Drawn to Distraction in a Life-Class at the Mall Galleries

To get to the Mall Galleries I need to cross St James’s Park.
It is fairly quiet and the swans and cygnets on the lake create a peaceful mid-morning scene.

A crow crows as I walk past.

I step into Pall Mall. Did you know that it gets the name from the 17th century from when a Frenchman introduced the game Pelemele (an older sort of croquet type game) to be played on the lawns here?

A lone jogger huffs and puffs by…

Jogger jogging

Note: referring back to my post of 18th February ‘Now is the Time to Ban Joggers from Tranquil Walkways’ in which I complained a bit about joggers ‘en masse’. The odd solitary jogger is fine by me! It’s only when they are in their hordes taking over the pavement space that I have contention.

A long line of tourists crocodile their way up the red ceremonial route of Pall Mall and carry on past the elegant Regency style porticoes of the Mall Galleries, and on towards Admiralty Arch and Trafalgar Square.


A long line of tourists crocodile up the Mall


Note: the Mall has been tinted red since the period of Queen Elizabeth II’s coronation to create the effect of a giant red carpet leading up to Buckingham Palace – so eat your heart out Oscars!

Before entering the galleries, I glance up to the sky and see the sun (looking more like the moon than the sun making a feeble watery effort to break through the wintry cloudiness.

A watery sun tries to break through the wintry cloudiness

Once inside the galleries I join a pop-up life-class workshop with artist tutor Henry Gibbons Guy. The model is good looking and has a beard that reminds me of an 8th century BC Assyrian warrior of King Ashurnasirpal II who might have leapt right out of a great stone frieze that I have seen gracing a couple of walls in the British museum (I make a note to return to have another look at it again sometime).  It has all these wonderful warriors and horses and lions carved on a gigantic scale and is so AMAZING!


I’ve been supplied with good quality paper (which negates the lugging of my sketchbooks in an already too heavy satchel!). I want to experiment using charcoal and graphite sticks and mixing them with some wax. I have brought with me a small pot of Michael Harding’s beeswax paste and a Windsor and Newton colourless Oilbar. I draw a bit then smudge on some wax. Hmm this could be interesting… I look up and become a little distracted (not this time by the model, but by what is hanging on the walls. The workshop is being held in one of the galleries and the walls are exhibiting some smashing works of art and a painting has caught my eye.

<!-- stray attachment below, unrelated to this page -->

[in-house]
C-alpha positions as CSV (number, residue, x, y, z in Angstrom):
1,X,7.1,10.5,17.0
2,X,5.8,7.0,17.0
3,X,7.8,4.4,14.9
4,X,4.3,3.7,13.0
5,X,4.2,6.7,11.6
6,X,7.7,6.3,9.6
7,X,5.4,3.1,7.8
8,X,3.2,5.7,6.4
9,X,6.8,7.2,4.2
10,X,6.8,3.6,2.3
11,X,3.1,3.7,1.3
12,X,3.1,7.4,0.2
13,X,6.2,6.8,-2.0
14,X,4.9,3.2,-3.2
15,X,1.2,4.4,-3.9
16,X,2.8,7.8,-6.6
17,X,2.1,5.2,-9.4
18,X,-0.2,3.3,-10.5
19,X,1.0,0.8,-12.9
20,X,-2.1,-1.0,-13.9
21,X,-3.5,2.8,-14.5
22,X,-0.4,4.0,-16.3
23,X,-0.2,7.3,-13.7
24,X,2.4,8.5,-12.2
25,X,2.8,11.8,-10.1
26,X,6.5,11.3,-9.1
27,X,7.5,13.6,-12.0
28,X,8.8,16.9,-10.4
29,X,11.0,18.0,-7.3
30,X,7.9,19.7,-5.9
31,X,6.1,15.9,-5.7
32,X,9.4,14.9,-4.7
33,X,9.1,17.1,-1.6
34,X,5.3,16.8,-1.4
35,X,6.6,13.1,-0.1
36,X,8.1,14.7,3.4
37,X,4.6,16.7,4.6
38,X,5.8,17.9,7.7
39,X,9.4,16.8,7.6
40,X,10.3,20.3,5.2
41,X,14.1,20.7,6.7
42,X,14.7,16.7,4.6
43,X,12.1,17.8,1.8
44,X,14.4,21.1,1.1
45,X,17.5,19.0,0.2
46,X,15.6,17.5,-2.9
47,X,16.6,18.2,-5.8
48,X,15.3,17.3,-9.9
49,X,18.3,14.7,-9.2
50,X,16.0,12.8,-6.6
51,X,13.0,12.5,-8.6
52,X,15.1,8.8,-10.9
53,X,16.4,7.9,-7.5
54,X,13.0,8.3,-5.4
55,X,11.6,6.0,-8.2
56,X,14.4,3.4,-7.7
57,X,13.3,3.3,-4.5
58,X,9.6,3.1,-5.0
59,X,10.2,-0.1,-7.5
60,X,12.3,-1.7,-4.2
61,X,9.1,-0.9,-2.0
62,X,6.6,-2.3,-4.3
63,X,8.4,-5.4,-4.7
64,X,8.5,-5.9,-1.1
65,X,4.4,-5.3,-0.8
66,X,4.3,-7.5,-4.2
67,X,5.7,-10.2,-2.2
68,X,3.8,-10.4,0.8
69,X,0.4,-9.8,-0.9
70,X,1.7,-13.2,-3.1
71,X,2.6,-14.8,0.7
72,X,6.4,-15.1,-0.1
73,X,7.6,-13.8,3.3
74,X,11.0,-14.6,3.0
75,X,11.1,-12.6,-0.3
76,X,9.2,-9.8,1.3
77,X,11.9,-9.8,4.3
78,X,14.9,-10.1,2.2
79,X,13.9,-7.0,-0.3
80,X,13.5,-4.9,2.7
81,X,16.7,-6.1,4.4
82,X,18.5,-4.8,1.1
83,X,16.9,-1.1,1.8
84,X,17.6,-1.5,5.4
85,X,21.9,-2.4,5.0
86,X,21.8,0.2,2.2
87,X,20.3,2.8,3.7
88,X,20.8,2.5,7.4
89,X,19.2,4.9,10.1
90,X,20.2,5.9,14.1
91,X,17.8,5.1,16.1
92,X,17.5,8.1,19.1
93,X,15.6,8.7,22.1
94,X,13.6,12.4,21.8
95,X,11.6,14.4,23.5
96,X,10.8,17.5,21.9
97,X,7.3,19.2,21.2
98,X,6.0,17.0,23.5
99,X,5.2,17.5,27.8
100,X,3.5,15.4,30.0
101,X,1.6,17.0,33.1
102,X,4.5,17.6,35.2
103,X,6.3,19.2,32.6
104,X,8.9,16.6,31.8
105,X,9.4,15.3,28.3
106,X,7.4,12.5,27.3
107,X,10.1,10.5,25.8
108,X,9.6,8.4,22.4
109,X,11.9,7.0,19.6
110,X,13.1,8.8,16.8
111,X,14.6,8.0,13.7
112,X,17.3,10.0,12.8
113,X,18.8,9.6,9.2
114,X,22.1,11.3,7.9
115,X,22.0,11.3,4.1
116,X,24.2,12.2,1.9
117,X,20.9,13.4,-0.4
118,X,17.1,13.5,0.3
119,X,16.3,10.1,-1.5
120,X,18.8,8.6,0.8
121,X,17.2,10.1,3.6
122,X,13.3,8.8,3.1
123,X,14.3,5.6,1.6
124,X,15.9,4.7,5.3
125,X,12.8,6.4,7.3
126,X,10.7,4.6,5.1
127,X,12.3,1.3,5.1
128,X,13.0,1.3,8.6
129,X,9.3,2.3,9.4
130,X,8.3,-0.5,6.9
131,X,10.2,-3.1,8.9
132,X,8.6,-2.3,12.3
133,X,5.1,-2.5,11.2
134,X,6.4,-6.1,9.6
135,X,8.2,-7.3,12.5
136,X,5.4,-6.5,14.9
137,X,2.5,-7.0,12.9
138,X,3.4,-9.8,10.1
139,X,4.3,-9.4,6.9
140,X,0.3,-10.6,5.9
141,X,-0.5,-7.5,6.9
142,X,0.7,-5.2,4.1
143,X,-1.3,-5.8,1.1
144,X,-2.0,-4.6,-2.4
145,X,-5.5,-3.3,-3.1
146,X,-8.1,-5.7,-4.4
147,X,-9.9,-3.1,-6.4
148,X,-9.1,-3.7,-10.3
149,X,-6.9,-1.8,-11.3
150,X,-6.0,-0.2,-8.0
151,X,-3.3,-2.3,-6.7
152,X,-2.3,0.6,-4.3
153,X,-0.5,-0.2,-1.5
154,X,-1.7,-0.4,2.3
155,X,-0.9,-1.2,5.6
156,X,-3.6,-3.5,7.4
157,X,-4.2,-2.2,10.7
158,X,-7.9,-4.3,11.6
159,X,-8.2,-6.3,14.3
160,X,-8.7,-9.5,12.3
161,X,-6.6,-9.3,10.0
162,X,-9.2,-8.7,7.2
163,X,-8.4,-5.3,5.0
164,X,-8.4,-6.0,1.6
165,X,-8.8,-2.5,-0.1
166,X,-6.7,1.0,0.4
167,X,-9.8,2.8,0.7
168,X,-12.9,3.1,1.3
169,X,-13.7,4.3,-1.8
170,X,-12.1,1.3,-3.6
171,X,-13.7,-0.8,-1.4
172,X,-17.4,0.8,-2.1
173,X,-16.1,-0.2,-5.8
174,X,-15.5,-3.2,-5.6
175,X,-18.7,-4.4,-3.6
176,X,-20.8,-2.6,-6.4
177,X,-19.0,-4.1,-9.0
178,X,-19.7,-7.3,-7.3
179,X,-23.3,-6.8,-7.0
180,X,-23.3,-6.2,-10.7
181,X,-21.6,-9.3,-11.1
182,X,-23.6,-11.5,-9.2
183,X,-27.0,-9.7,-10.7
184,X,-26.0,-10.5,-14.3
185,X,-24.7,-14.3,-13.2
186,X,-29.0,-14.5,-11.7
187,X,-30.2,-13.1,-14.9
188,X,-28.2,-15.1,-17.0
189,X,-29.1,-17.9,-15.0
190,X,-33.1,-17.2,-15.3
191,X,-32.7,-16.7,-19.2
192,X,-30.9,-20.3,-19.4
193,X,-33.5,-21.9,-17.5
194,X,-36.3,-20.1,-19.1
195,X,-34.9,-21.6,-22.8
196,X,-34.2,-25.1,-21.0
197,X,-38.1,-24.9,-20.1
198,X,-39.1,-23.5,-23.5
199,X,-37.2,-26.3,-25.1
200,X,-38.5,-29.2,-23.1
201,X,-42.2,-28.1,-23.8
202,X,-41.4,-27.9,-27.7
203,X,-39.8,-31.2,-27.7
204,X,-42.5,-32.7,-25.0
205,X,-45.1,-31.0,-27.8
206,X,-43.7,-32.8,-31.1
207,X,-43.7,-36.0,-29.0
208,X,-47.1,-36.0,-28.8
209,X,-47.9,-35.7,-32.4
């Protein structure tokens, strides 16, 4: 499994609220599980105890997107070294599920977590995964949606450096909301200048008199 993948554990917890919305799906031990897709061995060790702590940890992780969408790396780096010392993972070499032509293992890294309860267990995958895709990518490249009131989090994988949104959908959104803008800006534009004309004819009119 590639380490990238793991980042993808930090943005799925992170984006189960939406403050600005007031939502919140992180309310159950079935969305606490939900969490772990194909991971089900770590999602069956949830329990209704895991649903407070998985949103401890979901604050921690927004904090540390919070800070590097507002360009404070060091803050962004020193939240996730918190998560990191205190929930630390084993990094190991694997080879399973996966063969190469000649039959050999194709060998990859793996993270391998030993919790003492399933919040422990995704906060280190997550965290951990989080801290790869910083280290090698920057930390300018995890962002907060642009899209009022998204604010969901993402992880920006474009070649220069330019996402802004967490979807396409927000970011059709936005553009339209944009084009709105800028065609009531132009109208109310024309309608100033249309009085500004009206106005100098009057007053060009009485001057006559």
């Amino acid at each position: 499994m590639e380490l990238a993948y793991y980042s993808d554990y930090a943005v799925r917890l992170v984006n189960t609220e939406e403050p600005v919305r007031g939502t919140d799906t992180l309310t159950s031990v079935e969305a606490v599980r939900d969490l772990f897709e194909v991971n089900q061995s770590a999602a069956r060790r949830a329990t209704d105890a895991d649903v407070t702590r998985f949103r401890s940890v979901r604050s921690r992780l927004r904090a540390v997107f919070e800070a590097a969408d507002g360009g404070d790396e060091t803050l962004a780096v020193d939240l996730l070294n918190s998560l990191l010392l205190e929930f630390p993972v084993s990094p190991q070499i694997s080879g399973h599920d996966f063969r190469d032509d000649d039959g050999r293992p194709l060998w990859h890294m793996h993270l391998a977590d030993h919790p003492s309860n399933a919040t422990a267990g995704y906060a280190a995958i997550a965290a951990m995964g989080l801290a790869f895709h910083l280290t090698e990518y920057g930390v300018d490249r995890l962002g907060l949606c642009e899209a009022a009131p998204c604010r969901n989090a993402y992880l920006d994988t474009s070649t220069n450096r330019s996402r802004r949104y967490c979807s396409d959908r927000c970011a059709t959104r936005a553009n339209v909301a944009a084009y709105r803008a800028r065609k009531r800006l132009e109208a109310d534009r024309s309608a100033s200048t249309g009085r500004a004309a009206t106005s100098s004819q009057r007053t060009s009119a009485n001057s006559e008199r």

It is a stunning landscape painted with a palette knife.
Tim Galton ‘Incombe Hole near Ivinghoe Beacon, Buckinghamshire’

I return my attention back to my artistic endeavours and scribble and smudge and concentrate a bit more on my drawing

At the break, I sip a cup of tea and am idly looking at a painting of a rainy night scene, when the Assyrian Warrior God speaks over my shoulder, ‘That’s one of mine’ he tells me.  I look at him, and back at the label beside the picture; it turns out that the Assyrian Warrior is an artist called David Caldwell, and a good one at that.

David Caldwell ‘Rainy Night’

At the end of the workshop I roll up my master drawing of the Assyrian warrior and tuck it under my arm. Before leaving, I take a walk through the galleries and check out some of the other paintings in the Lynn Painter-Steiner Prize Exhibition.

There is a beautiful oil of Ripley Castle. Gosh! That reminds me of an incredible experience I had whilst visiting this castle in Yorkshire. You wouldn’t believe it! I must tell you all about it in another post when I have more time to tell you about a ghostly ‘occurrence’ from the English civil War. Its a very spooky castle.



A large picture of a broken ship in a wide a cool sea…

Detail of painting
Broken Vessel by Peter Archer


Picture Details
The Cowgate is the winner of the Prize and I like it.
The Cowgate by Henry Kondracki


Details of The Cowgate

The next painting I come across makes me feel like taking a walk around a garden…and I love the thickness of the paint and brushwork. Painted by Peter Clossick and Runner Up for the Lynn Painter-Stainers Prize.

The Garden
Another Runner Up Prize painted by Benjamin Andreas is of Hoxton Square. I’m often in Hoxton so, who knows, I might pass by this location sometime…
Hoxton Square Daytime
Emma Haworth’s Secret Garden is like reading a wonderful children’s story and I would have liked more time to explore it. The delightful naivety of its style would be magical to hang in any child’s room.
Secret Garden
Details from Secret Garden

My final painting selection just makes me want to do some wild swimming in some unknown remote and secret place..

Secret Place by Daniel Ablitt
Oil on canvas


After spending the morning in distractions of the arts I exit the galleries and out into the afternoon.

Is the sun shining? Nope! The sun has failed in its vain attempt to break through the cloud which now hangs flat and grey overhead. Ah well, Spring is just around the corner, so who knows? We might get to see the sun some time soon.

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